3 de fevereiro de 2015

What can the canary genome tell us about the evolution of birdsong?


New research published in Genome Biology reveals clues on the evolution of singing behaviour in canaries.
Stefan Leitner, Carolina Frankl-Vilches and Manfred Gahr are from the Department of Behavioural Neurobiology at the Max Planck Institute for Ornithology in Seewiesen, and Heiner Kuhl and Martin Werber are from the Sequencing Core Facility of the Max Planck Institute for Molecular Genetics in Berlin, under guidance of Bernd Timmermann. They are main authors of an article in Genome Biology where they identify the canary genome and then use it to decipher the evolution of hormone-sensitive gene regulation in seasonal singing birds.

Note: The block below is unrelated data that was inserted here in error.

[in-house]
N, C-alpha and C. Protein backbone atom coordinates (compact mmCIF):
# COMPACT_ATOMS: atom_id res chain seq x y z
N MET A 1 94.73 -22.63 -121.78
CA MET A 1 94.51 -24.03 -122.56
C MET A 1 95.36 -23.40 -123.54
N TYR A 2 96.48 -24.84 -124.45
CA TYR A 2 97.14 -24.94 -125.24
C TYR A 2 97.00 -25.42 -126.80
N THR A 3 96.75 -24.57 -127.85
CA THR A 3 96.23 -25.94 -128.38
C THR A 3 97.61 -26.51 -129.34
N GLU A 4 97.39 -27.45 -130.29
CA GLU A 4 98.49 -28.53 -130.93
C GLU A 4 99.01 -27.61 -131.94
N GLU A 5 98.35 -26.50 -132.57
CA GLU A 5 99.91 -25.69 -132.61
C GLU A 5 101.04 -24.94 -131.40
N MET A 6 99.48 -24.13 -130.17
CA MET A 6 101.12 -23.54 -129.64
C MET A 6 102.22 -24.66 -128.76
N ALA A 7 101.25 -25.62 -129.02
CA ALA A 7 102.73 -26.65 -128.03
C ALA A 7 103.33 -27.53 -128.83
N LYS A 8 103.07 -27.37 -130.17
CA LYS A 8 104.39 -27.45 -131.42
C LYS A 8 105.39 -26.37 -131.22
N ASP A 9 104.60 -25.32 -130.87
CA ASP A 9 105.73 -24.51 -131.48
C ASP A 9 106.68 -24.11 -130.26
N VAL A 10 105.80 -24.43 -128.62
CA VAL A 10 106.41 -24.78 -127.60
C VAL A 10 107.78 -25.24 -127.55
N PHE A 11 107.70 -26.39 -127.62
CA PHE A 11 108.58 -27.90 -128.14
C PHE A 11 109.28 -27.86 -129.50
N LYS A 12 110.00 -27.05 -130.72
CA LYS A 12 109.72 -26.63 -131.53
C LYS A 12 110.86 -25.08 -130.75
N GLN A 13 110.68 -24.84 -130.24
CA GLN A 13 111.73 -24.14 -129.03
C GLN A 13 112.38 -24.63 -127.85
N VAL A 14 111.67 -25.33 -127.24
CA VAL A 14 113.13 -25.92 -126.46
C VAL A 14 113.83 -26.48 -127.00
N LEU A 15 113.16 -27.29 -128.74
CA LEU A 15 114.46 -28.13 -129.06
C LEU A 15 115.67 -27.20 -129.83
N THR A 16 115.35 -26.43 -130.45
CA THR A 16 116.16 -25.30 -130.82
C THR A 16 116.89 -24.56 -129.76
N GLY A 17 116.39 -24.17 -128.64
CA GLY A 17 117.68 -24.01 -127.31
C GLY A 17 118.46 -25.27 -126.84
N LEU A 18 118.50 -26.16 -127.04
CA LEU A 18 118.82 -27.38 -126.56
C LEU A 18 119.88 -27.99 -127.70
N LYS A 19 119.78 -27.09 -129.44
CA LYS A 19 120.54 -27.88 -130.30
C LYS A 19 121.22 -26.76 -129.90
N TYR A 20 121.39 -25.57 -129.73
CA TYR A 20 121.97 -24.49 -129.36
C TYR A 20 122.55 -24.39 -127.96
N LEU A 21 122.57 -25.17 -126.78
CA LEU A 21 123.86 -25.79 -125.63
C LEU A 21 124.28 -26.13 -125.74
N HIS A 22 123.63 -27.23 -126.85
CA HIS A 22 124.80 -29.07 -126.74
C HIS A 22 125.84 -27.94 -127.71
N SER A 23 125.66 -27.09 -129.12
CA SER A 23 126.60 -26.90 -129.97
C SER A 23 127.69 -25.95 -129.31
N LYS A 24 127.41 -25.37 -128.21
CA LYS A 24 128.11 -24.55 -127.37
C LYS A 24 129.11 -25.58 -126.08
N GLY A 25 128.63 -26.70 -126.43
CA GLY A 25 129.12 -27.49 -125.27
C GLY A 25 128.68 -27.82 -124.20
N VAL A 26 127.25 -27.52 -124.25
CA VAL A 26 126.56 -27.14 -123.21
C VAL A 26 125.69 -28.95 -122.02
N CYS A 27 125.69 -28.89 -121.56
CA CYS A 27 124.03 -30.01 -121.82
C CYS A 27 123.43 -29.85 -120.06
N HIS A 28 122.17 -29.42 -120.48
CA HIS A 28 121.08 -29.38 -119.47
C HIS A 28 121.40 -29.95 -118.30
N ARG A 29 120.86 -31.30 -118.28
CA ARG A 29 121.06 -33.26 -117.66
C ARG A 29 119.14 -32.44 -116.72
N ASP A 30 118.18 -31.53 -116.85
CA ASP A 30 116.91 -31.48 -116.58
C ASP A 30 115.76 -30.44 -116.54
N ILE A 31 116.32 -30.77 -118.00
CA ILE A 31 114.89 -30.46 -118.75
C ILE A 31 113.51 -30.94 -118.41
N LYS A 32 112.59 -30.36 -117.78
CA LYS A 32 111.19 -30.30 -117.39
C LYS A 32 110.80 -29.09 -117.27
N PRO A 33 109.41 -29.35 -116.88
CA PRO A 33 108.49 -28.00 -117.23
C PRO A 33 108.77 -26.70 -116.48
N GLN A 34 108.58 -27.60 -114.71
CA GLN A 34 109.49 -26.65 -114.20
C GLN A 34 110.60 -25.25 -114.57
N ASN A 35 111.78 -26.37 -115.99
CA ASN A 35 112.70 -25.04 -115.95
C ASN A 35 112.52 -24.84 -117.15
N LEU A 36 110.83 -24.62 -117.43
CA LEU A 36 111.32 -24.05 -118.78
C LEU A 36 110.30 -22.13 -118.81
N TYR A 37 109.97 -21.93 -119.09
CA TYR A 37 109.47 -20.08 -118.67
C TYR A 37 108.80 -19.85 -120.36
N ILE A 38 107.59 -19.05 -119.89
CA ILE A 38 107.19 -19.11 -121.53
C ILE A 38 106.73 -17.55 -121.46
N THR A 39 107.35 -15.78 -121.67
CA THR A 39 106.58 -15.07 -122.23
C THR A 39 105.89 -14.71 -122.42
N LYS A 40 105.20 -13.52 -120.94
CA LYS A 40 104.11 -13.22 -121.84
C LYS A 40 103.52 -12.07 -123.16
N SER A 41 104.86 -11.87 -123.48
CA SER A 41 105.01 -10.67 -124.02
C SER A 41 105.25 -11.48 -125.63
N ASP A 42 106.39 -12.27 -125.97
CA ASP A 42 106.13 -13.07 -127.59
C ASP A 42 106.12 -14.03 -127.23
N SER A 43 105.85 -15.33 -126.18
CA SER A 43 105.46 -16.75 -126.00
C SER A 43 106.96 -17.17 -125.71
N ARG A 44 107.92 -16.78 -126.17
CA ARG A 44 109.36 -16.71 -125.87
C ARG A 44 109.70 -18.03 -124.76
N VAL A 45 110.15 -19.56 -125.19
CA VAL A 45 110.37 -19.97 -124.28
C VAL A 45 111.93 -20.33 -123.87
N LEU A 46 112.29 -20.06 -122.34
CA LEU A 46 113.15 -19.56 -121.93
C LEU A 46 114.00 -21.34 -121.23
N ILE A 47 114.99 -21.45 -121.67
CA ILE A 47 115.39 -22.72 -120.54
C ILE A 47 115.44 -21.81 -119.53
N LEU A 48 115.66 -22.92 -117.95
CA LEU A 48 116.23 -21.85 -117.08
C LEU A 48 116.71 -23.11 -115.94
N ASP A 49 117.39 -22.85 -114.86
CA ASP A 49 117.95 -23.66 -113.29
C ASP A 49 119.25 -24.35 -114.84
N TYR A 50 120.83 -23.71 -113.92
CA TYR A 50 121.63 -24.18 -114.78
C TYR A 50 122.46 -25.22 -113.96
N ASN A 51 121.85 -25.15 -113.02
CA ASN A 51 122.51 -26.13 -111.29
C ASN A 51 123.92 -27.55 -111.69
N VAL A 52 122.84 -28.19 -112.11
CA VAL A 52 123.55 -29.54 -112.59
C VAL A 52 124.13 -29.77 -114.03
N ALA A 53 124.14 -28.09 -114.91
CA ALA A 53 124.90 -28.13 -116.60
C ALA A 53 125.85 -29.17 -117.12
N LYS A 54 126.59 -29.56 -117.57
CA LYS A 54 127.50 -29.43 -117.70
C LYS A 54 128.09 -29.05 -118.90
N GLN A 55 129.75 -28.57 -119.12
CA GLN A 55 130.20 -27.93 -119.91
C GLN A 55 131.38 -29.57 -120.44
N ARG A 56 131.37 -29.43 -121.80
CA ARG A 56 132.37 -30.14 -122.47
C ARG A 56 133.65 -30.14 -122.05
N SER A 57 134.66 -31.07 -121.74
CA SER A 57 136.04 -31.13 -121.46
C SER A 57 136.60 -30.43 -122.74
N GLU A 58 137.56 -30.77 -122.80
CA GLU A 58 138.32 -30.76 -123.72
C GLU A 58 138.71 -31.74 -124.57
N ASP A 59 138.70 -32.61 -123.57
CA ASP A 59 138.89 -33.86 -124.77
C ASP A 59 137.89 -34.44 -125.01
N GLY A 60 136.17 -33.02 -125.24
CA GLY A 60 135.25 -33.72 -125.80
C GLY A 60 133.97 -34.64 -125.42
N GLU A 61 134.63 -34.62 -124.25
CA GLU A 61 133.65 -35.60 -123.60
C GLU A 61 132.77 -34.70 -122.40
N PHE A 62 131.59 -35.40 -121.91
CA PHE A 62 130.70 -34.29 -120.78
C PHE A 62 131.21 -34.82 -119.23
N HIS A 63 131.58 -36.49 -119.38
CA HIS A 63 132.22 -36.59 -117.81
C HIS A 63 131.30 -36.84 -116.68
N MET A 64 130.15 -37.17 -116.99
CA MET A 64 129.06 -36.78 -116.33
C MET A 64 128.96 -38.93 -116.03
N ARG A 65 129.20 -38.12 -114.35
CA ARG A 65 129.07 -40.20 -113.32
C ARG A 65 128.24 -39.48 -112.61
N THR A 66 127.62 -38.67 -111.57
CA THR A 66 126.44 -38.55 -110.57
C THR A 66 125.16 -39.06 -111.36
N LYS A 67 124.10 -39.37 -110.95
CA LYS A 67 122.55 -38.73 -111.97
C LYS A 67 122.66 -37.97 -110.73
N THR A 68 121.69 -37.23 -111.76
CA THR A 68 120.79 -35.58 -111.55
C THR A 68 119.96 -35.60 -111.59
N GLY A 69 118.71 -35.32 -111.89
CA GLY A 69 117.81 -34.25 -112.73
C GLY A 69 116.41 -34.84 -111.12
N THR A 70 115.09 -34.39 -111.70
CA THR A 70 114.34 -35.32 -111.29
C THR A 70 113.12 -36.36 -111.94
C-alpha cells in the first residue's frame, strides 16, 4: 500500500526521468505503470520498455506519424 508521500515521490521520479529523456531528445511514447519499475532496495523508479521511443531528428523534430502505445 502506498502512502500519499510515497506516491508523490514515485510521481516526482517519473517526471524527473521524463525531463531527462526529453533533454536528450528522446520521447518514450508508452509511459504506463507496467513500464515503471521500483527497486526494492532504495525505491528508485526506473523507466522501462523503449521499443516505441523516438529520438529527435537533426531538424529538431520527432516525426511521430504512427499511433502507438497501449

Songbirds comprise almost half of all bird species and exhibit a complex behaviour with their elaborate song, making them suitable for neurobiologists to gain insight into general mechanisms of behaviour.
The canary has become a preferred model to investigate the neurological changes (or ‘brain plasticity’) affecting hormone-dependent song. This is because it has a pronounced reproductive season, with seasonal changes in song and steroid hormone concentrations, and a varying degree of brain plasticity between the breeding and the non-breeding season.
Canaries have been domesticated since the 15th century and are the descendants of the wild canary that lives on the Azores, Madeira and Canary Islands in the North Atlantic Ocean. Like their wild ancestors, domesticated canaries sing stereotyped songs under long-day (breeding) conditions and more variable songs under short-day (non-breeding) photoperiods.
We further looked at the wider implications of how the canary genome sequence not only permits the study of hormonal influence on song and behaviour, but also provides a good model for the study of neural plasticity that could serve as a model in molecular neuroscience studies.